4

In the Sherlock special episode "The Abominable Bride", there is a scene where Mycroft talks about Moriarty with Sherlock. In the conversation he says something along the lines of "... a grain in the lens. A virus in the data".

This was Victorian London. There were no computers. How is that line appropriate for that era?

  • 11
    ... because it was all in Sherlock's head and it was an early clue to the fact... – Catija Jan 11 '16 at 22:22
  • @Catija: That is true but no one else except for Sherlock knows or does anything that doesnt fit into that timeline. Why the exception for Mycroft? – bobbyalex Jan 12 '16 at 0:21
  • 4
    ... Because Mycroft is Holmes... every character is saying what Holmes imagines... – Catija Jan 12 '16 at 0:44
  • 1
    The word "virus" used to describe an infection has been around since the 1400s – user23614 Jan 12 '16 at 11:10
  • 1
    @Catija: You should add that as an answer. – Andrew Martin Feb 11 '16 at 22:10
5

All that is happening in this episode is nothing more than a whimsical world created by Sherlock to prove that Moriarty is dead.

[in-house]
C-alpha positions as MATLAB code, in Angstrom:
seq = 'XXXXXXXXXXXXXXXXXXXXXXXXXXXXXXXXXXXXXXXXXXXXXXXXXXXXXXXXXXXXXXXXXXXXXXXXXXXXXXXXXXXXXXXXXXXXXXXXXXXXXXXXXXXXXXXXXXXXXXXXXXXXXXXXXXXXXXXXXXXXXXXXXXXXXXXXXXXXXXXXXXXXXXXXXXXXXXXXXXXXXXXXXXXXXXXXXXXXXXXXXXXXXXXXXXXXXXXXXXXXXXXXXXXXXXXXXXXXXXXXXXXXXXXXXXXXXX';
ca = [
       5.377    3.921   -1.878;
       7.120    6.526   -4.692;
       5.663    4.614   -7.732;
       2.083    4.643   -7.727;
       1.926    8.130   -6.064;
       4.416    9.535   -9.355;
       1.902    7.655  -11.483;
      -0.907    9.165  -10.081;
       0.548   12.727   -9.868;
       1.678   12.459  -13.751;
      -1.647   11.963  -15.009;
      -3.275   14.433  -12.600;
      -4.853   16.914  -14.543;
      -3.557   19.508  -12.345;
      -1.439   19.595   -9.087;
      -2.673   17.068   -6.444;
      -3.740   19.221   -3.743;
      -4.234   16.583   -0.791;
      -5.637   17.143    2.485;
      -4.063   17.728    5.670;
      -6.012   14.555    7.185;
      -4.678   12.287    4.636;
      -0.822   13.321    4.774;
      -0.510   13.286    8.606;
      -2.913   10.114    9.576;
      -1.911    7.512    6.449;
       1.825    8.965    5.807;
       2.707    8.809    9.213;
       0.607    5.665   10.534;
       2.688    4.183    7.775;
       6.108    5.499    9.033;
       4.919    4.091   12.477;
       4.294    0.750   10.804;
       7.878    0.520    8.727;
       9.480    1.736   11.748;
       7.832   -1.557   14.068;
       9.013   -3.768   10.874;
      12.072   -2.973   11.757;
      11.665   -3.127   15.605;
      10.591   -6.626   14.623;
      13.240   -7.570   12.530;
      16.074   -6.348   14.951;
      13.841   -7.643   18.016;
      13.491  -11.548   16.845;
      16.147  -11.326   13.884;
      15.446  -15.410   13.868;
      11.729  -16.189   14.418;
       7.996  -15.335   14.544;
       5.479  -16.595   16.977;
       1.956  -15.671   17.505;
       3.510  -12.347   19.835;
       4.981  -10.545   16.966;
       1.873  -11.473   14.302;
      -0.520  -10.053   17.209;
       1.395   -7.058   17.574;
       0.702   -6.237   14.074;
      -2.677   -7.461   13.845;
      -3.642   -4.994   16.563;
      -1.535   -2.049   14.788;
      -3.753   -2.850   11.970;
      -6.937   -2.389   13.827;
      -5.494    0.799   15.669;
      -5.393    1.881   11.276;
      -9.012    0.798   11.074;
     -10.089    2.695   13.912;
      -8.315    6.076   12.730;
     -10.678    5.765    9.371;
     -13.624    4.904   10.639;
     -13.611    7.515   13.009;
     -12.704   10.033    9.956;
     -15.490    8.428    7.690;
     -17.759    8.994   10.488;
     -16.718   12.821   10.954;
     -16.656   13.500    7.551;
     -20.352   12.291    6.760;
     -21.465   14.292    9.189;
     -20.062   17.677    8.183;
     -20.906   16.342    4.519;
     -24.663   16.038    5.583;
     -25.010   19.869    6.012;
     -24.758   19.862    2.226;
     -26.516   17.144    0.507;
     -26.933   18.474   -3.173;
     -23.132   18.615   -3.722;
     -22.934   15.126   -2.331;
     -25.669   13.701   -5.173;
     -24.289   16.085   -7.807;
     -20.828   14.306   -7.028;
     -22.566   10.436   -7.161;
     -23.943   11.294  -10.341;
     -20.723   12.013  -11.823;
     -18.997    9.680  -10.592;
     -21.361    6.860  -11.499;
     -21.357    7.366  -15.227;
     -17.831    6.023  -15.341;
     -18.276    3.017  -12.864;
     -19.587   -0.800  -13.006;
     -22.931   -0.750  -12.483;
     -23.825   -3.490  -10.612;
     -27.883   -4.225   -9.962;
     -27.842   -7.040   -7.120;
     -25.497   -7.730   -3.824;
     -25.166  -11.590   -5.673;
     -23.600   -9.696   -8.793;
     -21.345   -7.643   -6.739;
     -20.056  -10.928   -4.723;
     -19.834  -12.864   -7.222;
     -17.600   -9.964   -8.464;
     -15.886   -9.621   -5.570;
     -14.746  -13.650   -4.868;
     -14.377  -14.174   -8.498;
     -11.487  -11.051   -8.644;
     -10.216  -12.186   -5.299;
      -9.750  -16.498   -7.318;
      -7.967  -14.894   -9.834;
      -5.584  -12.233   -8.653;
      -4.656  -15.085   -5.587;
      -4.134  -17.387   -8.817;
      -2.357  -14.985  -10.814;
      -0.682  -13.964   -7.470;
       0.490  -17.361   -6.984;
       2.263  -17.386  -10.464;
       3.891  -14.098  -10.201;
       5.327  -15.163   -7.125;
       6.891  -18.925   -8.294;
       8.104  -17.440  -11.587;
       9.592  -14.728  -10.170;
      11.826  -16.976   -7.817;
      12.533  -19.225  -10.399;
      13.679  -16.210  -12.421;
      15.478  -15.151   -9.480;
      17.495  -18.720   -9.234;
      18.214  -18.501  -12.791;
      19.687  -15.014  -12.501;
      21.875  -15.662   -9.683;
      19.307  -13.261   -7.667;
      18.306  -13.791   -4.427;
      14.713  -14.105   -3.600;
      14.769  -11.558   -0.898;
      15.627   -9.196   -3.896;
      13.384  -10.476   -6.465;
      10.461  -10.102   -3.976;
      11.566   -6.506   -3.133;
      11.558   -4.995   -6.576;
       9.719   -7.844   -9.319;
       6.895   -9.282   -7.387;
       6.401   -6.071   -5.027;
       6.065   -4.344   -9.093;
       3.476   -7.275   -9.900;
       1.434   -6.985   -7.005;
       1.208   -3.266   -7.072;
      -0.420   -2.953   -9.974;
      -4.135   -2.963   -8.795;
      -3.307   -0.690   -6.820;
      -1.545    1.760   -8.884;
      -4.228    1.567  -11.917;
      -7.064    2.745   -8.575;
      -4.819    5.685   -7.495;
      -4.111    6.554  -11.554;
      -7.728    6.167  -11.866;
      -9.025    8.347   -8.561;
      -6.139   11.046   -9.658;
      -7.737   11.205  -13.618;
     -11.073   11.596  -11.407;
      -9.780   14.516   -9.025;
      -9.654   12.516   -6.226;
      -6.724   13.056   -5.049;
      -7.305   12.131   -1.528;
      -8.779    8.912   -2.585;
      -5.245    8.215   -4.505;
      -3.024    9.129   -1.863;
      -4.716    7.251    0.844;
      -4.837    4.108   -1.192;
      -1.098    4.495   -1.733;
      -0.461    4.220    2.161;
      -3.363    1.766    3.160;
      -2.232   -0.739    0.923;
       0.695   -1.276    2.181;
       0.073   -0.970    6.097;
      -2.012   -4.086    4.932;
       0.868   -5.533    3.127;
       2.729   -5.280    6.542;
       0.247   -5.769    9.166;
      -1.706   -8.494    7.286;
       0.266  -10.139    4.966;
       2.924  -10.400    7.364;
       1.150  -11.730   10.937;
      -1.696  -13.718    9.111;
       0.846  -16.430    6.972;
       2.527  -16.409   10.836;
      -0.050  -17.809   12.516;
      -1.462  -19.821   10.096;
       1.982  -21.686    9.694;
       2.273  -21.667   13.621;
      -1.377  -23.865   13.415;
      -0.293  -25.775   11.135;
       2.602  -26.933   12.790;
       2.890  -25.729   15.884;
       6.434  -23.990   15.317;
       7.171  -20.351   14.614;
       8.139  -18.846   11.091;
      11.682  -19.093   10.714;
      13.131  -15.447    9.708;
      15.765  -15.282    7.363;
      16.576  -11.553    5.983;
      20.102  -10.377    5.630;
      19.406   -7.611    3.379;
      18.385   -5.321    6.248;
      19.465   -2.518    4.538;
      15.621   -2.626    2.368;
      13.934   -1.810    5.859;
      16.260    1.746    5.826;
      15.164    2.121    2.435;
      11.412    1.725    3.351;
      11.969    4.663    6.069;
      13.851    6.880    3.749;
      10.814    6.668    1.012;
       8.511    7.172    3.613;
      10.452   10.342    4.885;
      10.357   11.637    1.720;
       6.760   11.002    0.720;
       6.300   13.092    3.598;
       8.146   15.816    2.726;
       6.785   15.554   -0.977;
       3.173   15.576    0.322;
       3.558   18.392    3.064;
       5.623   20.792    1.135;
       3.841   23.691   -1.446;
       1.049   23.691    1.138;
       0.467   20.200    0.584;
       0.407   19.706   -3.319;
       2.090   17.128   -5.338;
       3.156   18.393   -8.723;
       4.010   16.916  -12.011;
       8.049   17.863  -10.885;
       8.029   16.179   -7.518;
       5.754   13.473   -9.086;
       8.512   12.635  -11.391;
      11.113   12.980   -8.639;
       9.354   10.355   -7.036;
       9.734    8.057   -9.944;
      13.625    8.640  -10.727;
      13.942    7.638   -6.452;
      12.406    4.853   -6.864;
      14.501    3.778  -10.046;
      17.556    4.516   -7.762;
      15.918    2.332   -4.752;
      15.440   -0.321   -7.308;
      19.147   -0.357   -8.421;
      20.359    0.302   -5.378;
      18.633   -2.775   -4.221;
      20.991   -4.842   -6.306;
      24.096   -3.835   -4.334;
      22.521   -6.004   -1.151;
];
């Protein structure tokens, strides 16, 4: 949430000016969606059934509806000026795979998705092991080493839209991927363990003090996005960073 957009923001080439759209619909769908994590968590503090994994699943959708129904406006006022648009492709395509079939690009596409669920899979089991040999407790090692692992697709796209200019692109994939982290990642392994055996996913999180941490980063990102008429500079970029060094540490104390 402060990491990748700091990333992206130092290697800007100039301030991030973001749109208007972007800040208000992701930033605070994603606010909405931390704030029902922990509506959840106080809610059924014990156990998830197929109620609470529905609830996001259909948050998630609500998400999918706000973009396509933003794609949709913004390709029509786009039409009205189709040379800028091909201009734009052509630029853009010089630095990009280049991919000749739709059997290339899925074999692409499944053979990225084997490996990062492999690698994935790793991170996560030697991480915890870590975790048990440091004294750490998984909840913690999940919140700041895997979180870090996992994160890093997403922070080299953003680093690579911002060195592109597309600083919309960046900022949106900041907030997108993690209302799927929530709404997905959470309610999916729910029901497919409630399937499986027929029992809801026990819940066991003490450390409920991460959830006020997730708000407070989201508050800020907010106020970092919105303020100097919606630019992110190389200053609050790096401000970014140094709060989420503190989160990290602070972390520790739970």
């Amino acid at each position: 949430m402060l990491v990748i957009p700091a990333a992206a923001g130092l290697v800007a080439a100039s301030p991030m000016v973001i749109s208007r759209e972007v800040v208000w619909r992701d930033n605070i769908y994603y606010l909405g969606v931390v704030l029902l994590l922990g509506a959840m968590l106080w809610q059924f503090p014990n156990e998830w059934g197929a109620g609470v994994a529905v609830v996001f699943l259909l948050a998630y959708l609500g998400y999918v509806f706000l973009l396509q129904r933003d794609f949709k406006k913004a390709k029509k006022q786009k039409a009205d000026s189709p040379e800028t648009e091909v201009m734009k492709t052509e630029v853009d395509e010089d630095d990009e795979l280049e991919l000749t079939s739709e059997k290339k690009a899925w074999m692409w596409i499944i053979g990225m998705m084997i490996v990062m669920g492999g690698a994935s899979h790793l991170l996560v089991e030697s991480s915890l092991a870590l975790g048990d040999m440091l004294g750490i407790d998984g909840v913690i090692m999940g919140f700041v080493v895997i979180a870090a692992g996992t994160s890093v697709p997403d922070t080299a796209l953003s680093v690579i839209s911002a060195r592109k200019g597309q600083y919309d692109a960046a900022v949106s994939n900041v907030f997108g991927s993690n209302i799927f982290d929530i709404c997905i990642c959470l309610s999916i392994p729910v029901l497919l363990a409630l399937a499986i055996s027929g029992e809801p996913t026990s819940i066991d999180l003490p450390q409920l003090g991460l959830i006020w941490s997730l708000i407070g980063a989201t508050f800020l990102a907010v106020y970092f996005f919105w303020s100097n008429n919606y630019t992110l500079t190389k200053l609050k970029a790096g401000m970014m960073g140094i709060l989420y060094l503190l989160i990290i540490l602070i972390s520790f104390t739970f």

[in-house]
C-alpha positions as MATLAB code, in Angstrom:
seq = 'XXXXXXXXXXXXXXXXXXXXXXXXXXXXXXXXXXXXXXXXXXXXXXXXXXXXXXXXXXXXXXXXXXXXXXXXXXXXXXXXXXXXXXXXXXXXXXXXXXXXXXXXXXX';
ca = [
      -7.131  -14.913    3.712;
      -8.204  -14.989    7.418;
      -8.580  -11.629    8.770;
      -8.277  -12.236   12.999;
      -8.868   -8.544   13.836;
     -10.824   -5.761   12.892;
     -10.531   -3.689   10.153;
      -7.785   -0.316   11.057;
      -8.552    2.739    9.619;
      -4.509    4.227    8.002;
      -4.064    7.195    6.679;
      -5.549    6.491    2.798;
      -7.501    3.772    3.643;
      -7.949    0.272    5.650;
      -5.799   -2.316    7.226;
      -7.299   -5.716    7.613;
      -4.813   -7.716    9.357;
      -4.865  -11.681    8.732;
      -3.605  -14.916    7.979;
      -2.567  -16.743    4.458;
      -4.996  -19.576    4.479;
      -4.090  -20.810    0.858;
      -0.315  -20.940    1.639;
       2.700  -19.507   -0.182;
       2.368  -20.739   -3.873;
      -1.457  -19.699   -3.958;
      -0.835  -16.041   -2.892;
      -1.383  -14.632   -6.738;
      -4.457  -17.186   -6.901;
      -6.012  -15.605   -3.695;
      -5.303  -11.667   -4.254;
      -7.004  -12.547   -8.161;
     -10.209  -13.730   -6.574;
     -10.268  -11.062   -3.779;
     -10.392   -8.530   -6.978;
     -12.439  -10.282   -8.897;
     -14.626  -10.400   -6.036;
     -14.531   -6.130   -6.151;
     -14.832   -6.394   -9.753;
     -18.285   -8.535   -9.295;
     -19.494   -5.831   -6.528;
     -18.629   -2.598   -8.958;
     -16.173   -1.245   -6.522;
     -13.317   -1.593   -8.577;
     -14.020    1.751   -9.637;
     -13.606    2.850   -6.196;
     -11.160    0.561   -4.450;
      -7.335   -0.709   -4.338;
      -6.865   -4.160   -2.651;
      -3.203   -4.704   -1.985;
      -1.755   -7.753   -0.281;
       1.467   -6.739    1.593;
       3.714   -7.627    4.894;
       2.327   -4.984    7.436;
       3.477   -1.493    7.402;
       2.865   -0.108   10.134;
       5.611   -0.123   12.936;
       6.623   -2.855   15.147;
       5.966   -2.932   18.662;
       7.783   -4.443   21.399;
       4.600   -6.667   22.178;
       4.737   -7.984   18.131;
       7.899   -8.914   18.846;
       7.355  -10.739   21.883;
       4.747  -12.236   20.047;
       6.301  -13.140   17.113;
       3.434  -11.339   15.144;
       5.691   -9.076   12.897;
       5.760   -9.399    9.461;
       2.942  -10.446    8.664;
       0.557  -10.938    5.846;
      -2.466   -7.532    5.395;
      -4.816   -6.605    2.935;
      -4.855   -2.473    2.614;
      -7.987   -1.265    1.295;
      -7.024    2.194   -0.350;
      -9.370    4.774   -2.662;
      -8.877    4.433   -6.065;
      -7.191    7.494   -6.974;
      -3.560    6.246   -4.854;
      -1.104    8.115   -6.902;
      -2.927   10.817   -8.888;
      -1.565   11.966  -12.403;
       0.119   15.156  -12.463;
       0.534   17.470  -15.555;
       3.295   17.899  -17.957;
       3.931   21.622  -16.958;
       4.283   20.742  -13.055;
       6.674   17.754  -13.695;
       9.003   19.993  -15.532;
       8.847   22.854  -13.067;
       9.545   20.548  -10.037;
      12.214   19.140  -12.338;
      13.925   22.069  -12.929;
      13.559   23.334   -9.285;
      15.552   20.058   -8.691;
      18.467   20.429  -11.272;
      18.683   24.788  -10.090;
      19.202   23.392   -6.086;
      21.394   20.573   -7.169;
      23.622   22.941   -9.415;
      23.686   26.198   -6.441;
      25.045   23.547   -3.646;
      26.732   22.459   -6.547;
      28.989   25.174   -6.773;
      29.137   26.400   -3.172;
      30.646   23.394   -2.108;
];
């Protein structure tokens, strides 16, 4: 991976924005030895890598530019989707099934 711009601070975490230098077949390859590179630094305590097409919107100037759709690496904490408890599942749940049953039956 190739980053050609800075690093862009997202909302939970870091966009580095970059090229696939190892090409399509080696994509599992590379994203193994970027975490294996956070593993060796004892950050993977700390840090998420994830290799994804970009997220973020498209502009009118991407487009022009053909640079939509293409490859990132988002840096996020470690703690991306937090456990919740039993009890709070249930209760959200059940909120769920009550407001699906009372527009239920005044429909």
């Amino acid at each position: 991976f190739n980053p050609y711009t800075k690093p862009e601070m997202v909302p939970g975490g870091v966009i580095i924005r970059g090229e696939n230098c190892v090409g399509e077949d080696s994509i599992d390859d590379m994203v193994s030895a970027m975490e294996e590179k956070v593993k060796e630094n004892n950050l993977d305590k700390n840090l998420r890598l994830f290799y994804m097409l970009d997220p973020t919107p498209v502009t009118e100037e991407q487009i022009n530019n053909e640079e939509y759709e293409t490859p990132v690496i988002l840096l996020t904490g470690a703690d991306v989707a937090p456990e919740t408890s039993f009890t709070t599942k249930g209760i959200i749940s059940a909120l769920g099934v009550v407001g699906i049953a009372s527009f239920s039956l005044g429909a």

JOHN: Sherlock, hang on. Explain. Moriarty’s alive, then?

SHERLOCK (stopping near the car and taking his gloves from his pocket): I never said he was alive. I said he was back.

MARY: So he’s dead.

SHERLOCK: Of course he’s dead. He blew his own brains out. No-one survives that. I just went to the trouble of an overdose to prove it. (He throws a quick guilty look at John before looking down.)

In the entire episode we can see him hallucinating between the fantasy and the real world. This statement is just a reference to the fact that it's all in Sherlock's Mind Palace.

MYCROFT HOLMES: Yes. He’s the crack in the lens, the fly in the ointment ... the virus in the data. (Lowering his hands, Holmes turns round and looks sharply at him.)

The sharp look that Sherlock gives is also suggestive of the fact that he himself is baffled by this statement in that time period.

You must log in to answer this question.

Not the answer you're looking for? Browse other questions tagged .